Enjoy a great meal with great friends and McGlynns will donate 10% of the night’s profits to LAOH St. Brigid Division. Just print the above flyer and bring it with you! It couldn't be easier to support them. Funds raised by the Ladies Ancient Order of Hibernians goes to support worthy charities.
|Posted on June 10, 2015 at 8:00 PM||comments (0)|
Academic Scholarship recipient Amanda Meadows (center) poses with her family and Scholarship Committee Chairman George Murphy (left), Pastor Msgr John Hopkins and Division President Mike Quirk (right)
Congratulations to the 2015 Newark AOH Scholarship recipient Amanda Meadows!
Amanda was Valedictorian at Appoquinimink High School and she plans to major in Biology at Georgia Tech in Atlanta. Her volunteer work includes work at Bunker Hill Elementary School, Square Dog Ranch, and as a Catechist at St. Margaret of Scotland and St. Joseph's parishes. She was also Vice President of FFA, member of the National Honor Society, French Honor Society, National Technical Honor Society and Science Olympiad as well as school-spnsored clubs. Please join the division in congratulating Amanda!
This year, the division also awarded scholarships to two runners-up:
Erin Jones from Holy Family parish and Newark High School. She volunteers for Vacation Bible school, as an Alter Server, and with the Giving Tree. She's also involved in Math League, Chorus, Student Government, Locks of Love, The Food Bank, and Dance (including Irish dance)
Katherine Lee from St Margaret of Scotland and St Marks High School. She volunteers for Ronald McDonald House, Eucharistic Minister, and St Marks Z club.She's also involved in Field Hockey(Captain), Lacrosse, AP scholar Award, and a US Presidential Scholar Finalist.
The Division is proud to honor and reward local youths who excel at academics as well as give back to their communities!
|Posted on February 24, 2015 at 11:40 AM||comments (0)|
From the New Castle County Website (click the link for details):
The Irish Connection: Kilwaughter Castle to Rockwood Mansion in grand style.
Free tours will be given on the hour at 12pm, 1pm, 2pm, and 3pm. There will be Irish music by Converse Crew, and refreshments! Bring your family our for this grand celebration! This year-long exhibit features photographs, letters, furniture and other artifacts, some of which have never been on display. Also featured will be Bessie’s presentation gown worn when she and her brother were presented at the Royal Court of King Edward VII at Dublin Castle in 1903. The dress, covered in shamrocks, along with her written accounts of the event are a charming glimpse into the Irish aristocracy.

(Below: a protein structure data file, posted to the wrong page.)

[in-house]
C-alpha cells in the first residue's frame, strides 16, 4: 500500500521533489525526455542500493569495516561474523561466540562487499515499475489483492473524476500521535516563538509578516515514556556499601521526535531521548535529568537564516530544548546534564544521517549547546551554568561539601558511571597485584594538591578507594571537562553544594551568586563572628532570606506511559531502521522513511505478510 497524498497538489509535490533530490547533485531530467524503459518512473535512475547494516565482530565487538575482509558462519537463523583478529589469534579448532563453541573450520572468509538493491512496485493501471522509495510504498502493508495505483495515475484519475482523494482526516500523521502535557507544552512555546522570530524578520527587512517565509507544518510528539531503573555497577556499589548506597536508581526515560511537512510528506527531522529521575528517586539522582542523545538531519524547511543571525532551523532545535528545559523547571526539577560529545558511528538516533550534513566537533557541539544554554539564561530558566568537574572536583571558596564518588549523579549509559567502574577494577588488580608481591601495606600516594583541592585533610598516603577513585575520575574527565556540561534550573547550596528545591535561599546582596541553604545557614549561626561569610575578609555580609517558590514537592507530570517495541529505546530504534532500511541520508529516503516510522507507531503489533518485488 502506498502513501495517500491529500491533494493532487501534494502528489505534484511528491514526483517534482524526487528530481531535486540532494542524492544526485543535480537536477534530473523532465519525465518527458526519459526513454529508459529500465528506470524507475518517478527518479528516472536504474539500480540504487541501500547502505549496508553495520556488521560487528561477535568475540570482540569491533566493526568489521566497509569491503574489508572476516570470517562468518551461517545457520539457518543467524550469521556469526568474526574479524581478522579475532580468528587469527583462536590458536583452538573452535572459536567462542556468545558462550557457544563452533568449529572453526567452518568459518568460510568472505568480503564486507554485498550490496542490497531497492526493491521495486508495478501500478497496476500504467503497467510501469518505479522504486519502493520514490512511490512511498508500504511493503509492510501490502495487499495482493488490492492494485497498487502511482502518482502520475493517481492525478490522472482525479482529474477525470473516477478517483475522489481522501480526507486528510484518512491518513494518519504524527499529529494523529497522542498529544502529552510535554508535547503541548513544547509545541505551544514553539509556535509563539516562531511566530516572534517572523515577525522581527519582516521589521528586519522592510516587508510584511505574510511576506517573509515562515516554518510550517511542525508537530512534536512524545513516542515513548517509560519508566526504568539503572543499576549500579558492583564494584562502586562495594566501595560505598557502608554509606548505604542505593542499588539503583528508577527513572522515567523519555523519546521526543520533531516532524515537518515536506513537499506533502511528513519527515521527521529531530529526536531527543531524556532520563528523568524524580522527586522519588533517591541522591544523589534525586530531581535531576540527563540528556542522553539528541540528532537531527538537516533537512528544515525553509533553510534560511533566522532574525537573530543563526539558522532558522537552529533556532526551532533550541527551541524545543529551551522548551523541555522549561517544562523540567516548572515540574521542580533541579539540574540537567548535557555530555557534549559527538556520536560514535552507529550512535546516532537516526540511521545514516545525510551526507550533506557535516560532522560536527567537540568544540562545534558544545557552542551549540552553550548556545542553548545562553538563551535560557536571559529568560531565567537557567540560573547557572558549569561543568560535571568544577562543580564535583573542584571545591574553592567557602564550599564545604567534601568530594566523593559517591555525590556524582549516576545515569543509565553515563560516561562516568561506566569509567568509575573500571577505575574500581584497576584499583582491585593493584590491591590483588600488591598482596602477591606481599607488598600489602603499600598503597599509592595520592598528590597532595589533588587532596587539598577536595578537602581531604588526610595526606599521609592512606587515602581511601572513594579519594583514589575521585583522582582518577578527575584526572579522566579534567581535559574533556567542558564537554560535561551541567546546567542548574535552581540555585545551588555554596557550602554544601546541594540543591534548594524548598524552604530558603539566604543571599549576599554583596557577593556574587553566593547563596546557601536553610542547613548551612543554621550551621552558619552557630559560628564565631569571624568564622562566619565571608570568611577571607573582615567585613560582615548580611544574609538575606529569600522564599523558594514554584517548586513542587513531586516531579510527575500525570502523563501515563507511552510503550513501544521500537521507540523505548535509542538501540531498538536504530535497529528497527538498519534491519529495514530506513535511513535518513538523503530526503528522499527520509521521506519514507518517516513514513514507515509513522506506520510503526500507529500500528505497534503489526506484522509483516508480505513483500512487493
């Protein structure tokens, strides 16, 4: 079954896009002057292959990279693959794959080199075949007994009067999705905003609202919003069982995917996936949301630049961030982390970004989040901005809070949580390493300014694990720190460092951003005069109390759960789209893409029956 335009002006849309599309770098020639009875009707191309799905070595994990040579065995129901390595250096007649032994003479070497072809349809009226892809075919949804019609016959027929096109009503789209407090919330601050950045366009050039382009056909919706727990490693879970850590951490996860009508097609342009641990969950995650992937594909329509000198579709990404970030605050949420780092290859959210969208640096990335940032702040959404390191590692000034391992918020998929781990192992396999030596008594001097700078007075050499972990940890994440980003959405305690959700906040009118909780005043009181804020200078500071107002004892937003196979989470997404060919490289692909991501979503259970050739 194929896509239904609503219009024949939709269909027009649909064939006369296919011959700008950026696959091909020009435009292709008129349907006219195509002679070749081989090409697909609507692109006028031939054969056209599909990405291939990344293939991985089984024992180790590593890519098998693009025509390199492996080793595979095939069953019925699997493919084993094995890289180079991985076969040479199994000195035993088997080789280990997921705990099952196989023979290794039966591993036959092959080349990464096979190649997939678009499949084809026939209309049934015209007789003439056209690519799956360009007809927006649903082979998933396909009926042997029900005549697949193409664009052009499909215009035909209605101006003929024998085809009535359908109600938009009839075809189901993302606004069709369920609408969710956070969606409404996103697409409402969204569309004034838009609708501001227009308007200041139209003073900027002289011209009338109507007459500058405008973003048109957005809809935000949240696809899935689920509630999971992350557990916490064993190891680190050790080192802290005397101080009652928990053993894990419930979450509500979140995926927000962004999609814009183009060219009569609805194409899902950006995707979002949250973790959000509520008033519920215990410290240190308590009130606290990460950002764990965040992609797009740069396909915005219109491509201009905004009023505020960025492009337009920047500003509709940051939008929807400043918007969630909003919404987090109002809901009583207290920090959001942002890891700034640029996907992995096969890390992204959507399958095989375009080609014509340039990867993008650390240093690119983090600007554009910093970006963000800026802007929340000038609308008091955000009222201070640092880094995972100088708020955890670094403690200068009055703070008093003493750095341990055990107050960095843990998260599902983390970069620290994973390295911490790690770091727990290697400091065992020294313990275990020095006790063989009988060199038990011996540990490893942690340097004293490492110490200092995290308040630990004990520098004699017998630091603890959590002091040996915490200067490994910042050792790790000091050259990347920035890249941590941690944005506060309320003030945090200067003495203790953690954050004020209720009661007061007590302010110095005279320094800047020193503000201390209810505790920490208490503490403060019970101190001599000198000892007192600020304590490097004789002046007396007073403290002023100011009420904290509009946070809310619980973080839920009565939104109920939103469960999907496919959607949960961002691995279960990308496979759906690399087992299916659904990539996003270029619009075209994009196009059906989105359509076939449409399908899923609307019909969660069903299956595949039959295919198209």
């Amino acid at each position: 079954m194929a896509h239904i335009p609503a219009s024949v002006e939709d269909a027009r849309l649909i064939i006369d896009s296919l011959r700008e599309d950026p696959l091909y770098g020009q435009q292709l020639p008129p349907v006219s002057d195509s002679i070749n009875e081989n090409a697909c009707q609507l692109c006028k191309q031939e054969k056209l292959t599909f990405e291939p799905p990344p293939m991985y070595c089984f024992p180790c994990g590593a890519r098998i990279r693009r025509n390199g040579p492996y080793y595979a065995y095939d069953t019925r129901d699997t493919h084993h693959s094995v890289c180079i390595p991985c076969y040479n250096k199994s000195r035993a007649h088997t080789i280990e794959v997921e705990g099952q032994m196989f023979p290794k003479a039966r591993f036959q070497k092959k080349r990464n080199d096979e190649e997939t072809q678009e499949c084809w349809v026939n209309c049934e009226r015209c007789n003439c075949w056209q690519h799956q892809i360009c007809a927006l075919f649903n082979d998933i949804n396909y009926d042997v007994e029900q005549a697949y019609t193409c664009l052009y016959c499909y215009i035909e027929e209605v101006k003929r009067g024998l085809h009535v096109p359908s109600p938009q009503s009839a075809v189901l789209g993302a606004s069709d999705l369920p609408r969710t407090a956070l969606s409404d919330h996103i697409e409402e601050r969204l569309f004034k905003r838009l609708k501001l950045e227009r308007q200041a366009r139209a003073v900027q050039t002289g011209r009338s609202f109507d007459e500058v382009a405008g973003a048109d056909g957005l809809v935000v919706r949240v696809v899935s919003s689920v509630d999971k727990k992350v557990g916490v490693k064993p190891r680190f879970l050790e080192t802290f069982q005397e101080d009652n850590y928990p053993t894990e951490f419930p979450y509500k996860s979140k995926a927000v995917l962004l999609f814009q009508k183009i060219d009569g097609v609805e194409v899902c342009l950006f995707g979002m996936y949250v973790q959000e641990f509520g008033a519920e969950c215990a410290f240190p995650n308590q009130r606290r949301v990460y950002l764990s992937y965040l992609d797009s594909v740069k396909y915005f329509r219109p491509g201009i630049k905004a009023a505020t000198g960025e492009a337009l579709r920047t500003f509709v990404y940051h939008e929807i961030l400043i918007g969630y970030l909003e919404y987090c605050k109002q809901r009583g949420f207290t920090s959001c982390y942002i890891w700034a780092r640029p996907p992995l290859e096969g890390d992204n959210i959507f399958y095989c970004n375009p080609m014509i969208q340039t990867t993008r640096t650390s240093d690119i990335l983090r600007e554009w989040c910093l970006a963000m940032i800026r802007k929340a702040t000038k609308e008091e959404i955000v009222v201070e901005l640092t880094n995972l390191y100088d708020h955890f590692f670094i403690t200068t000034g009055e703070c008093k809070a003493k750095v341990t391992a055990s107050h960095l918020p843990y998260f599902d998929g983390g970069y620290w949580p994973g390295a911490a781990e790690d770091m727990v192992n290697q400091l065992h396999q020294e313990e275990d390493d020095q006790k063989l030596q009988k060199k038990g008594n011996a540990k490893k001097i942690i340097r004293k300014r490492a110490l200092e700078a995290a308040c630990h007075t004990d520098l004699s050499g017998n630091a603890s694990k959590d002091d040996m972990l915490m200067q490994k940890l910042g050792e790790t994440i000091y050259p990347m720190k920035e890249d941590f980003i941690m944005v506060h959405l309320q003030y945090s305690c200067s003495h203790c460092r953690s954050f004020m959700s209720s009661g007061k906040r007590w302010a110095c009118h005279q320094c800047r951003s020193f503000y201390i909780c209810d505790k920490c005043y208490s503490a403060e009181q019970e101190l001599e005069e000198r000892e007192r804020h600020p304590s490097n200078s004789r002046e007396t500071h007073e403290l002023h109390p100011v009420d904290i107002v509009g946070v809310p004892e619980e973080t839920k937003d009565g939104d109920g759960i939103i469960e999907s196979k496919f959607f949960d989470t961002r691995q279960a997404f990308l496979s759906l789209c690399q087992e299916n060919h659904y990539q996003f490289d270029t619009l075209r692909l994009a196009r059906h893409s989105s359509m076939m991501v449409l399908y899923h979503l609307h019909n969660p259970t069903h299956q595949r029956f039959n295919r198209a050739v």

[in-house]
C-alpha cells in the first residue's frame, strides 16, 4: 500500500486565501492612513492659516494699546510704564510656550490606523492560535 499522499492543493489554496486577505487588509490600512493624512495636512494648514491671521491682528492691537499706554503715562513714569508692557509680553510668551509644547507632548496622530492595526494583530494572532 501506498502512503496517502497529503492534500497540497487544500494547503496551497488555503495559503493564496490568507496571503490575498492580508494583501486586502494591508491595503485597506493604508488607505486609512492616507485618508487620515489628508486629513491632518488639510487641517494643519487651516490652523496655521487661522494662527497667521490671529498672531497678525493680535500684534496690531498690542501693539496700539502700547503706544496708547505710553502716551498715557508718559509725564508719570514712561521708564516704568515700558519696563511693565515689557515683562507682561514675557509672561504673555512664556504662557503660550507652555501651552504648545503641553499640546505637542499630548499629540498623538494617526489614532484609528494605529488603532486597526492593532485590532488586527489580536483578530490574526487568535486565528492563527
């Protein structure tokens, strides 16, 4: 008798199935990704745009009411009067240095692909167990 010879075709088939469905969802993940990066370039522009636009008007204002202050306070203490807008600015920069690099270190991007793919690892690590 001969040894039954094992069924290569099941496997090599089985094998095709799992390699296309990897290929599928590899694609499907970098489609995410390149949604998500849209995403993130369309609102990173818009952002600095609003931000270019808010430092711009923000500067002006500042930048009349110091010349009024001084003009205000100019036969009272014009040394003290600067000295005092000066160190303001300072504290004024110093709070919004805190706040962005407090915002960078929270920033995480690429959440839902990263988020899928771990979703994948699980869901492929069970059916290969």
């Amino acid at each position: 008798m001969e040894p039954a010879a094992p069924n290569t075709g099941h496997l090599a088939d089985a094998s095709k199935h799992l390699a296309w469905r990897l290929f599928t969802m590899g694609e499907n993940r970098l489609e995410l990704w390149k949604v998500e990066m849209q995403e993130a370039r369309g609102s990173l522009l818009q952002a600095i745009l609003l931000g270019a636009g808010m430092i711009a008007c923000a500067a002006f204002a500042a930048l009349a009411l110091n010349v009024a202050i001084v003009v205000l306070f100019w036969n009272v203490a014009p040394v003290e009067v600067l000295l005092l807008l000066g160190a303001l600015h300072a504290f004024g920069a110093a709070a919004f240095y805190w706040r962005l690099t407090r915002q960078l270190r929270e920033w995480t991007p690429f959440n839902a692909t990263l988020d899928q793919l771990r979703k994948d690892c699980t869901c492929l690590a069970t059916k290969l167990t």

|Posted on February 21, 2015 at 12:10 AM||comments (0)|
The ICCD's 40th Annual St. Patrick's Day Parade will be held on Saturday, March 14, at 12:00 noon in downtown Wilmington.
The ICCD's Annual St. Patrick's Day Parade Hooley will follow the parade. The hooley will take place at 14th & King Street. A large tent will be at that location to sell commemorative mugs, and to have the annual hooley. All-you-can-drink beer mugs will be $15 each, and will be honored until the kegs are kicked!
|Posted on February 8, 2015 at 9:40 AM||comments (0)|
2014 Newark AOH Sholarship winner Jessica Charney (2nd from right), celebrates with members of the division
Please join the division in congratulating our 2014 Newark AOH Academic Scholarship winner Jessica Charney.
Jessica is a member of Holy Angels Parish and attends St. Elizabeth High School. In addition to her volunteer work with the youth group and leadership team at Holy Angels, she has extensive volunteer experience in the community, including with St. Anthony of Padua's Via Crucis, St. Elizabeth Campus Ministry (eucharistic minister), A.I. duPont Hospital for children, tutoring elementary children with the Future Teachers of America, and to much more to mention!
After being an Honor Student at St. Elizabeths, Jessica now attends Stevenson University where she is studying Nursing. With her academic achievements and compassionate volunteer experience, the Division is confident Jessica will make a fine Nurse and continue to be a valuable member of our community.
Once again, congratulations Jessica!
|Posted on January 29, 2015 at 10:10 PM||comments (0)|
Click on the below link to learn more about the Stormont House Agreement.
This agreement provides the framework for reconciliation and upholding the rule of law and the pursuit of justice in the Northern counties of Ireland.
After 11 weeks of talks at Stormont, this agreement was reached with Northern Ireland’s political leaders, providing a new approach to some of the most difficult issues left over from Northern Ireland’s past. It offers a new start and a far more hopeful future, but will need continued hard work to ensure it fulfils its promise.